EH: “Classic-sounding”? I like that you know it’s not classic in essence, but only in representation.
RJ: This album came out a little over a year after Mariah’s debut, and in many ways predicted her eventual identity better than her next few releases. Aside from her workhorsiness, her penchant for referencing is all over the album: “Emotions” sounds like the Emotions’ “Best of My Love” and Cheryl Lynn’s “Got to Be Real,” “Can’t Let Go” is a musical retread of Keith Sweat and Jacci McGhee’s “Make It Last Forever” (which she’d oddly go on to cover again in the remix of “Thank God I Found You”), and “Make It Happen” repeats the chord progressions and the disco-kinda-disco of Alicia Myers’s “I Want to Thank You.” I think there were lawsuits filed over a few, if not all of the aforementioned tracks.
SC: Hmmm, maybe that explains the so-called “classic sound” I was talking about.
EH: Yeah, but, to be fair, the sample-happy production team of Clivillés and Cole were relatively convenient sitting ducks during the spate of anti-sampling litigations that characterized the early-’90s battle against hip-hop. I imagine that most of the charges leveled against sample-reliant songs in that era weren’t filed by people who understood the element of artistic license of musical quotation. Incidentally, I’d forgotten all about “Make It Last Forever,” though I’m talking about the Jocelyn Brown version with Inner Life. Mariah later ripped that one too, didn’t she? [EDITOR’S NOTE: After extensive (read: a few minutes’ worth of) research, we have found no tangible evidence of “a direct connection between the Inner Life track and any of Mariah’s shit,” as Rich put it so eloquently in one email exchange. Any congruity between the two is purely a product of Eric’s retrofitted imagination.]
SC: I never realized how much Mariah used to scream. And can you imagine her singing those first few notes of “So Cold” today? My favorite songs here are “The Wind” and “Make It Happen.”
RJ: I love “Make It Happen,” but even though I admire her vocal conviction (see, she is a good actress!), the song’s lyrics just ring so false to me. It just didn’t take that long for the girl with one shoe to acquire many.
AC: You’ve been watching too much of MTV’s Cribs, Rich.
SC: “Because I am a person who loves dolphins.” Of course you do, Mariah.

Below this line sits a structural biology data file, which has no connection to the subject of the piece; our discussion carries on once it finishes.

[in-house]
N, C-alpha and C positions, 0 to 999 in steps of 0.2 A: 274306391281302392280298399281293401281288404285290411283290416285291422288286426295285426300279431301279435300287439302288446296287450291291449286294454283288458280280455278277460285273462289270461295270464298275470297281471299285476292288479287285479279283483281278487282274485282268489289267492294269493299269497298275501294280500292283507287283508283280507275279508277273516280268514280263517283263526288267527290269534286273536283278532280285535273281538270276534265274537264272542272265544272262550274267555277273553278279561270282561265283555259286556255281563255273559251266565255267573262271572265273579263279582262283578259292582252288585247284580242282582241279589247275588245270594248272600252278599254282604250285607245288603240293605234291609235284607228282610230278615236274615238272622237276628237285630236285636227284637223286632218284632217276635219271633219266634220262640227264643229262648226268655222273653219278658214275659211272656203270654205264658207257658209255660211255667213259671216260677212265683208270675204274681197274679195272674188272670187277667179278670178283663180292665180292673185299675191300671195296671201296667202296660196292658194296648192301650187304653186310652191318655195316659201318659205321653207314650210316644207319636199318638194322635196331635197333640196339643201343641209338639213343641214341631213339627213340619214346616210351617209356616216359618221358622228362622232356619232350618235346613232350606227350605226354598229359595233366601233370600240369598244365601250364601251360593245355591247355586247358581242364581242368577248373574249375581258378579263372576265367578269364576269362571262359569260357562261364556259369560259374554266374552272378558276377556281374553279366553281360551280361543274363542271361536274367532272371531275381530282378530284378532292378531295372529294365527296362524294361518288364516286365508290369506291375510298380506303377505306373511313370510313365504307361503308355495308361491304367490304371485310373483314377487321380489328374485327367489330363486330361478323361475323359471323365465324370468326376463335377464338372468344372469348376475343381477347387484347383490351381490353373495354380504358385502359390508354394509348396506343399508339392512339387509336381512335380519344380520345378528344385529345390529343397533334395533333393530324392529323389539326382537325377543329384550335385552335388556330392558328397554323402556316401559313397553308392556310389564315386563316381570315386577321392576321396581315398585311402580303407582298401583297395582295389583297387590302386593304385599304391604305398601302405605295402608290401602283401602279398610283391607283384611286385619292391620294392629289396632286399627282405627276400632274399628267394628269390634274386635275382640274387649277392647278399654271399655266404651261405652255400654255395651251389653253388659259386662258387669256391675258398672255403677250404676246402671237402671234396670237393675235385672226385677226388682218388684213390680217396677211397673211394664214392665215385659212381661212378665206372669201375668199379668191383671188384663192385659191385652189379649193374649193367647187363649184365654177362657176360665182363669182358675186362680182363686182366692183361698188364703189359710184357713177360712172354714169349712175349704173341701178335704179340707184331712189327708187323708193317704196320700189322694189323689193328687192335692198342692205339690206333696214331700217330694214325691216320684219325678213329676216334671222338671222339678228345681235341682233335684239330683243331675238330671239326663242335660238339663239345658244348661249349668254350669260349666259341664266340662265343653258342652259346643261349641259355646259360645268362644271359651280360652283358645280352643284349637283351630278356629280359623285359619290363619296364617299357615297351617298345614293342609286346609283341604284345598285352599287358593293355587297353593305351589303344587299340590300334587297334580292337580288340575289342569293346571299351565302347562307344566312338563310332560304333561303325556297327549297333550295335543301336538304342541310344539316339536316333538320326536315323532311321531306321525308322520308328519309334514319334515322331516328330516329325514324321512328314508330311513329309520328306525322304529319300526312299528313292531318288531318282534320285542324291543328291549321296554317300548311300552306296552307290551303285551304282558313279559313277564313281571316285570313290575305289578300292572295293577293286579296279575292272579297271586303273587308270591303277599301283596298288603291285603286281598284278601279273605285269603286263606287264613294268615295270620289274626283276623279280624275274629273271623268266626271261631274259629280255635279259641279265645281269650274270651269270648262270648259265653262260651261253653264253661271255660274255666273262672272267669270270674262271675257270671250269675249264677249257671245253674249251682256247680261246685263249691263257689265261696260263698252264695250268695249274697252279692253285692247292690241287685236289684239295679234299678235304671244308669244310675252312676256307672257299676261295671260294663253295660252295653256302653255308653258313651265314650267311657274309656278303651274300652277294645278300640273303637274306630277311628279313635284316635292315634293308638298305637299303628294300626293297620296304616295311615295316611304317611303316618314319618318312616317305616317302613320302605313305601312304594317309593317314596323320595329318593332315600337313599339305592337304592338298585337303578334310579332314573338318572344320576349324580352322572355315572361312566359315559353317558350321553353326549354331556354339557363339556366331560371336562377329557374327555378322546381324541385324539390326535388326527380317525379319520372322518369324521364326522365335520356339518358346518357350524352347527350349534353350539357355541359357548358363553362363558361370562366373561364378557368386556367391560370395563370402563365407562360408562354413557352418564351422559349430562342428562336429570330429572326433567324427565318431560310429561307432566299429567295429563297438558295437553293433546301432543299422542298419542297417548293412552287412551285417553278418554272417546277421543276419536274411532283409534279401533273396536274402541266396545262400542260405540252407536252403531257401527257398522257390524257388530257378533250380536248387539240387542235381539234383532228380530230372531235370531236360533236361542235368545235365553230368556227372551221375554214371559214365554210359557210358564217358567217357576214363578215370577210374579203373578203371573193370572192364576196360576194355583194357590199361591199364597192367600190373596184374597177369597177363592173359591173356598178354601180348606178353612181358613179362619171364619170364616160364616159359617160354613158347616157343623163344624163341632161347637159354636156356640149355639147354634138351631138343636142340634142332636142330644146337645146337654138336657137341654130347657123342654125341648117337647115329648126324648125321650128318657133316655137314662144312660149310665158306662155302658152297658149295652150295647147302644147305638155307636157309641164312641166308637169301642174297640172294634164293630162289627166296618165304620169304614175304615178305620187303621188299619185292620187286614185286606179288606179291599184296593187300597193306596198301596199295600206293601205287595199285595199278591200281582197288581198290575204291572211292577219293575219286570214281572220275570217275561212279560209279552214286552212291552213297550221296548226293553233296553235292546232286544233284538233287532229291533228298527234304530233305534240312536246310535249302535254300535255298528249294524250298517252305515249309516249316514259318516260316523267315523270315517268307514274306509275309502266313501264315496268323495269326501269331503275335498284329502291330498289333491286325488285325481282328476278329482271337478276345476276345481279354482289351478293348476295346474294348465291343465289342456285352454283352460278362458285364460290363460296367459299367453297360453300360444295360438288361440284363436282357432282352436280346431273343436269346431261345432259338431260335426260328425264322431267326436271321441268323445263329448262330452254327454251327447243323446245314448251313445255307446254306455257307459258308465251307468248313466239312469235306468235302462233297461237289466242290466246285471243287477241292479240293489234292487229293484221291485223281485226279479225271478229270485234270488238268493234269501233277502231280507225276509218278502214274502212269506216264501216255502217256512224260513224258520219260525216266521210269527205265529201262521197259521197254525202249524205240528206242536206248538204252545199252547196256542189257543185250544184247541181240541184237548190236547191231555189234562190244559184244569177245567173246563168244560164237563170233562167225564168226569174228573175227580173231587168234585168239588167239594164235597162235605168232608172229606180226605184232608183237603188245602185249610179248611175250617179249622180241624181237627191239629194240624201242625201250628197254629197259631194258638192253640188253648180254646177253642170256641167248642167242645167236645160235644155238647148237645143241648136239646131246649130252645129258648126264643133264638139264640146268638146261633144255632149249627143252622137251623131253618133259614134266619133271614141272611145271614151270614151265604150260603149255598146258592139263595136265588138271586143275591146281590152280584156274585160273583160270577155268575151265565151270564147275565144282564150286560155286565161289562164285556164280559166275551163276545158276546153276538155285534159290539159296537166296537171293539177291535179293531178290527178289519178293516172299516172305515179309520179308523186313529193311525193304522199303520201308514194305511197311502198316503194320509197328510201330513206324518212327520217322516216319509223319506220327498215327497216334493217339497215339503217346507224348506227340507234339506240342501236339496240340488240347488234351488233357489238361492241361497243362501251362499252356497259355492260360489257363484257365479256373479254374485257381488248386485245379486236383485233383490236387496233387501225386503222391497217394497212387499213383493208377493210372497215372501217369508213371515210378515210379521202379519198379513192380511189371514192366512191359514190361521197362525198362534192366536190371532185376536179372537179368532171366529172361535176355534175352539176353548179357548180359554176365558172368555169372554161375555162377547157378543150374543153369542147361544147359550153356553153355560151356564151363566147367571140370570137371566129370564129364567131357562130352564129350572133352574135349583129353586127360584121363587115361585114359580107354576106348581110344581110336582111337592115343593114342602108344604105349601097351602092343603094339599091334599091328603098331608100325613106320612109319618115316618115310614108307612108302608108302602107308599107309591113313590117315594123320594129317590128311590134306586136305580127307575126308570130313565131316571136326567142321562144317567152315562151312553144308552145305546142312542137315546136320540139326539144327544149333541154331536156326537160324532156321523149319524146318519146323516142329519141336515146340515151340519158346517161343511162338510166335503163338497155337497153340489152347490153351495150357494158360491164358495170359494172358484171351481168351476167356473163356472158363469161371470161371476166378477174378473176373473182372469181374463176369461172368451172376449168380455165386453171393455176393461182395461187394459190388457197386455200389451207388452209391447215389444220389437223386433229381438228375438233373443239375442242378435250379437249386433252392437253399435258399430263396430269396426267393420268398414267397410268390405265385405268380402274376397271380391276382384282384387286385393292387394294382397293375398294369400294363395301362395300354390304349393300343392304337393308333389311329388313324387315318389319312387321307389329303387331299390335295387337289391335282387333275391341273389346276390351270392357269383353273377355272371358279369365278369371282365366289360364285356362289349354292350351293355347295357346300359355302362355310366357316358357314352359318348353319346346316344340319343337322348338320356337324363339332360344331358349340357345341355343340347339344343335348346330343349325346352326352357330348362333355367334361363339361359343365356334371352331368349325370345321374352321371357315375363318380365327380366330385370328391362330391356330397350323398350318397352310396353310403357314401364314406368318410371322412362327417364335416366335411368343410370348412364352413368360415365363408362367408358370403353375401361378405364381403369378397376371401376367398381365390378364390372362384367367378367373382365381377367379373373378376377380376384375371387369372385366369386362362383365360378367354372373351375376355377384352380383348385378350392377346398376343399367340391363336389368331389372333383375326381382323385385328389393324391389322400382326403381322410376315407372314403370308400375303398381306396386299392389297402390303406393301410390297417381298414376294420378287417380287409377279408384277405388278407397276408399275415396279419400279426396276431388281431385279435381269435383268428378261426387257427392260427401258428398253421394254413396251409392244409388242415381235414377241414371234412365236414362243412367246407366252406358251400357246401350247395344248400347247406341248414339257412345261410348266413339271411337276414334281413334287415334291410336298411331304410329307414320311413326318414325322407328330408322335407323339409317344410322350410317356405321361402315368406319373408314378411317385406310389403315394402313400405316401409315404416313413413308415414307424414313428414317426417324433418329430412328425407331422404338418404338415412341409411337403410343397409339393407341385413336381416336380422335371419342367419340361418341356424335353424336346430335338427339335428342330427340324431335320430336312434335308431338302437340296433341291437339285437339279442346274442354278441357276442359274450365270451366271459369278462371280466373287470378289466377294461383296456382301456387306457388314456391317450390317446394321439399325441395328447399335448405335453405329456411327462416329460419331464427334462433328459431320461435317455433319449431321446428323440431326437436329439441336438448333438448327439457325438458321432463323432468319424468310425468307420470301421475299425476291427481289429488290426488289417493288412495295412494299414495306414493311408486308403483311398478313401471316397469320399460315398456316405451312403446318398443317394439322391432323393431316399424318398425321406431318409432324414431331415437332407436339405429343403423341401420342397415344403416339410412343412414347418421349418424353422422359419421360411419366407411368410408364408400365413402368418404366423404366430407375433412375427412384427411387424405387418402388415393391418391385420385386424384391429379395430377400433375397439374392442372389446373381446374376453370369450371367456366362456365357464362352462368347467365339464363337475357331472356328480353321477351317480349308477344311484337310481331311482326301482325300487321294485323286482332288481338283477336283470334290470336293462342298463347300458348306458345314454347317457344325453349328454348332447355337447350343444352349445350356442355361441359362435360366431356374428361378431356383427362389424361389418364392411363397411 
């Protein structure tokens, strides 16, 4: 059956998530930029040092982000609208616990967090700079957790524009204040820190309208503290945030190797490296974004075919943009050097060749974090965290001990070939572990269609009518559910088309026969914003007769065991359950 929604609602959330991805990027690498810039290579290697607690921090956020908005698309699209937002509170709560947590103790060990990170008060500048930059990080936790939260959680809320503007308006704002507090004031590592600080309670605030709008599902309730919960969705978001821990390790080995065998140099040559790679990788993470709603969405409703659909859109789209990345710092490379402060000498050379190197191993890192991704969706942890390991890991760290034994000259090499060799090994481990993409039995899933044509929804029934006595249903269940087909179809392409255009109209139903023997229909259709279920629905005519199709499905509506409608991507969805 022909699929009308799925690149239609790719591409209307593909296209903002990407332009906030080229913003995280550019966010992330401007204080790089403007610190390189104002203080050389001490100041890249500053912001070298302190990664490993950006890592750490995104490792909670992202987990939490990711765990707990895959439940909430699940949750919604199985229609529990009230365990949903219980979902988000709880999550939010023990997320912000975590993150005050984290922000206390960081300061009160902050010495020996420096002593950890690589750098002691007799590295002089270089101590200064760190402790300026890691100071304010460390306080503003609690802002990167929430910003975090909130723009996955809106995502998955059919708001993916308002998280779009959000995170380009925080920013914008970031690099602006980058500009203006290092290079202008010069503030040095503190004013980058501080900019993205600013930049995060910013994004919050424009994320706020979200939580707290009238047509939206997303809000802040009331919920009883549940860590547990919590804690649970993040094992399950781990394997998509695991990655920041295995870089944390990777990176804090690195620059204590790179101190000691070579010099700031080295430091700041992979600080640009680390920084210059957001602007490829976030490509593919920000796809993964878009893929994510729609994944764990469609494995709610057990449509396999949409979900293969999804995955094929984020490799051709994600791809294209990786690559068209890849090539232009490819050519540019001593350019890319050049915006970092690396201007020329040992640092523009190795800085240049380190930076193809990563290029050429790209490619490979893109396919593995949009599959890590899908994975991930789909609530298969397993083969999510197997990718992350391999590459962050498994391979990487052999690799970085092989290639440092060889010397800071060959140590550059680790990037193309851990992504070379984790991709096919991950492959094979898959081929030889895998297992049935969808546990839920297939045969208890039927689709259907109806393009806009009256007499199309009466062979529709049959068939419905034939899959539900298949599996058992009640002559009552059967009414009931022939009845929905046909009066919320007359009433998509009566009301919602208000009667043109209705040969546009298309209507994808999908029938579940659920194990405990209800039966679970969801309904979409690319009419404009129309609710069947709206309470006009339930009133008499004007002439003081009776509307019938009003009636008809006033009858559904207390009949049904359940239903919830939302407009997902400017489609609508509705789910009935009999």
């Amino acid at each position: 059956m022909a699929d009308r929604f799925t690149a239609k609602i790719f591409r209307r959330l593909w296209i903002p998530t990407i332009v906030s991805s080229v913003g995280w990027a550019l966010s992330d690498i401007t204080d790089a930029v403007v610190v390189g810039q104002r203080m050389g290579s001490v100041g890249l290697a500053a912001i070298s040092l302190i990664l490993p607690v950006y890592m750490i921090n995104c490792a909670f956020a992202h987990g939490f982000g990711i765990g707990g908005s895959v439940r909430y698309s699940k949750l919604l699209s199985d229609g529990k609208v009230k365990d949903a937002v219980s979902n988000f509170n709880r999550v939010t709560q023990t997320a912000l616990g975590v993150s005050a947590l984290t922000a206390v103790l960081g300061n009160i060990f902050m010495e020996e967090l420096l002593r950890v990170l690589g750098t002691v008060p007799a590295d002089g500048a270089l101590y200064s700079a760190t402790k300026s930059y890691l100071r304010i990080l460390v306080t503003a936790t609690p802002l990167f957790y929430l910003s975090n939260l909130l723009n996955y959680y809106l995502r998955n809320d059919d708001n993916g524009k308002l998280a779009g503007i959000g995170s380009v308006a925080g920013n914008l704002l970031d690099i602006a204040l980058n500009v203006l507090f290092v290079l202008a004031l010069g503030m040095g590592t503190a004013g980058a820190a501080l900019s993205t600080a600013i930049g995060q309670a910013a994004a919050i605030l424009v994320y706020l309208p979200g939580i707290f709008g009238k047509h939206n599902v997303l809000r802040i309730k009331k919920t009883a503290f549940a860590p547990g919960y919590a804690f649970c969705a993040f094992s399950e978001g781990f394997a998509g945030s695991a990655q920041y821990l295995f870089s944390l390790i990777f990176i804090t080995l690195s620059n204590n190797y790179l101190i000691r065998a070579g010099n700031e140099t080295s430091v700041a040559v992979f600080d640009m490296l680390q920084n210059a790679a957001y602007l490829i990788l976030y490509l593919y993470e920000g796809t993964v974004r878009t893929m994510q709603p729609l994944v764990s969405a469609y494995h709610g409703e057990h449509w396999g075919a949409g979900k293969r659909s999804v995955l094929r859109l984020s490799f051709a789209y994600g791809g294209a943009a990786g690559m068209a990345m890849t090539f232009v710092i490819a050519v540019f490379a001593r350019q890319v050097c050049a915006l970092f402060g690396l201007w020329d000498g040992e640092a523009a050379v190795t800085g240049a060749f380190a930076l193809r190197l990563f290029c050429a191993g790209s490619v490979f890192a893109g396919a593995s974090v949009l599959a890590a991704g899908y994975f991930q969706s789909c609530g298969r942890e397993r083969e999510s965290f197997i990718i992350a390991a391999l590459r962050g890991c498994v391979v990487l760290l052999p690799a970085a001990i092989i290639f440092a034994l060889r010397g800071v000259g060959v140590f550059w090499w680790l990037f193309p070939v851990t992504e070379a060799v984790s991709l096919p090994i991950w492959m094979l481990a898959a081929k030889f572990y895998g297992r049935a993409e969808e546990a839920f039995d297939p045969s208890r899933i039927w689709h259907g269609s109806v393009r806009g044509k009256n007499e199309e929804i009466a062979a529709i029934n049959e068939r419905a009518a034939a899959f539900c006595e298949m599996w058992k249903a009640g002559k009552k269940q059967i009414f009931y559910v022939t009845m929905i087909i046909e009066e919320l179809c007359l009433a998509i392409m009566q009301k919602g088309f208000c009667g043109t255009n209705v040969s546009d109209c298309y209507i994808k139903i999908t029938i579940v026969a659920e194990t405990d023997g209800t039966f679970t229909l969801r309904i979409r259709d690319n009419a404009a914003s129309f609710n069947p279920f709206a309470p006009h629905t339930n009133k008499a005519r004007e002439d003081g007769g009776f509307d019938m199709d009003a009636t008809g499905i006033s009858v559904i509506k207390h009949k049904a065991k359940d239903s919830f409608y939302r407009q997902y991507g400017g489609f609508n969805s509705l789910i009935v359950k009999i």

MUSIC BOX (1993)
SC: With each new album, Mariah claimed she was gaining more and more creative control, but Music Box is exactly what Tommy Mottola ordered: mild, unchallenging middle-of-the-road fluff. And 10 million people ate it up like Ovaltine.
RJ: As wooden as its namesake. An inherent underdog, Mariah’s endearment is directly at odds with her success. This was the apex of her popularity, so it’s just hateable. “Hero” is total nonsense. I really just don’t understand it. It’s like “The Greatest Love of All” on mind-fuzzing painkillers. There’s a hero in me, but I need to find it. And then a hero comes along? Well that’s confusing. Too many heroes. Who do I pay attention to, the hero in myself or this external hero? Is this a kindred spirit, or is my inner hero manifesting itself as another being? Am I to have some sort of romance with this hero that comes along? I think this song’s about masturbation. Wait a minute, I think I love it.
EH: As someone who attended high school danceline competitions for six straight years (shut up Sal, my sisters were on the team) and heard the song play out at the end of competitions and video yearbooks almost as often as Celine Dion’s “The Power Of A Dream,” I can assure you that no one thinks “Hero” is about anything other than self-promoting, instant nostalgia-stoking…oh, I guess it is about masturbation.
RJ: The album version of “Anytime You Need a Friend” is miserable, but the Clivillés & Cole mixes are both theirs and Mariah’s finest moments in house. One hundred percent garage done by the best singer in the world. I bet it had princesses, queens, and guidos all over the tri-state area crying on the dance floor.
SC: Yes, weeping…
AC:…all over their Long Island prom dresses.
MERRY CHRISTMAS (1994)
RJ: “All I Want for Christmas Is You” is totally a classic. A lot of people think it’s a cover, which I think is a testament to its success.
SC: Or maybe it’s a testament to how derivative it is?
SC: Still, this is Mariah’s best album. And can we mention how she completely re-recorded “Joy to the World” as an eight-minute house mix with David Morales? She’s absolutely out of her mind.
RJ: Love that Jesus was a bullfrog.
EH: You queens are such completists.